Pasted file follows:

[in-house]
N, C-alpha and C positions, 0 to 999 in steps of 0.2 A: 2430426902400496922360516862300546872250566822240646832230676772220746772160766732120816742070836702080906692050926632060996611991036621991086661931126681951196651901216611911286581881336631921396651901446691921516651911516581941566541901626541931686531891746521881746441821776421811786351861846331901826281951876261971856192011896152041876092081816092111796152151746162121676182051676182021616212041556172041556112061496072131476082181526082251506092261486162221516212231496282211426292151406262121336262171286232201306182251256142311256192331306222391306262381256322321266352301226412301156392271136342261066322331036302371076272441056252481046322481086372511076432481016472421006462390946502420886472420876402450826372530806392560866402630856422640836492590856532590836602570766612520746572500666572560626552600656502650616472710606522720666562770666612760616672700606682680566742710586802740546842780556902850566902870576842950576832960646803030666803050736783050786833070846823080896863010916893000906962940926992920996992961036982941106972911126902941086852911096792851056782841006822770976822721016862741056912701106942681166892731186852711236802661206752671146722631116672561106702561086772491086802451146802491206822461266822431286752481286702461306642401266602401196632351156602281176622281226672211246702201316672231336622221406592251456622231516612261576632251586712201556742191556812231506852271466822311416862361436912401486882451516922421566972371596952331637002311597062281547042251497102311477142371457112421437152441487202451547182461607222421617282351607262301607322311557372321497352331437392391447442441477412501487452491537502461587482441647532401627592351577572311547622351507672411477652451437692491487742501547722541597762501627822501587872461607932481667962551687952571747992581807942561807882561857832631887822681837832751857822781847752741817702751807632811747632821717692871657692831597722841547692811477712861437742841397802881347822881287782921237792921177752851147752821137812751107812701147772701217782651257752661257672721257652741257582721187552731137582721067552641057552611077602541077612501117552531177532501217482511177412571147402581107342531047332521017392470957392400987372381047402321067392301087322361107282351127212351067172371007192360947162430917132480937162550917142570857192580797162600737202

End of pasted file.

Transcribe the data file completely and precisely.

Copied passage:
[in-house]
N, C-alpha and C positions, 0 to 999 in steps of 0.2 A: 2430426902400496922360516862300546872250566822240646832230676772220746772160766732120816742070836702080906692050926632060996611991036621991086661931126681951196651901216611911286581881336631921396651901446691921516651911516581941566541901626541931686531891746521881746441821776421811786351861846331901826281951876261971856192011896152041876092081816092111796152151746162121676182051676182021616212041556172041556112061496072131476082181526082251506092261486162221516212231496282211426292151406262121336262171286232201306182251256142311256192331306222391306262381256322321266352301226412301156392271136342261066322331036302371076272441056252481046322481086372511076432481016472421006462390946502420886472420876402450826372530806392560866402630856422640836492590856532590836602570766612520746572500666572560626552600656502650616472710606522720666562770666612760616672700606682680566742710586802740546842780556902850566902870576842950576832960646803030666803050736783050786833070846823080896863010916893000906962940926992920996992961036982941106972911126902941086852911096792851056782841006822770976822721016862741056912701106942681166892731186852711236802661206752671146722631116672561106702561086772491086802451146802491206822461266822431286752481286702461306642401266602401196632351156602281176622281226672211246702201316672231336622221406592251456622231516612261576632251586712201556742191556812231506852271466822311416862361436912401486882451516922421566972371596952331637002311597062281547042251497102311477142371457112421437152441487202451547182461607222421617282351607262301607322311557372321497352331437392391447442441477412501487452491537502461587482441647532401627592351577572311547622351507672411477652451437692491487742501547722541597762501627822501587872461607932481667962551687952571747992581807942561807882561857832631887822681837832751857822781847752741817702751807632811747632821717692871657692831597722841547692811477712861437742841397802881347822881287782921237792921177752851147752821137812751107812701147772701217782651257752661257672721257652741257582721187552731137582721067552641057552611077602541077612501117552531177532501217482511177412571147402581107342531047332521017392470957392400987372381047402321067392301087322361107282351127212351067172371007192360947162430917132480937162550917142570857192580797162600737202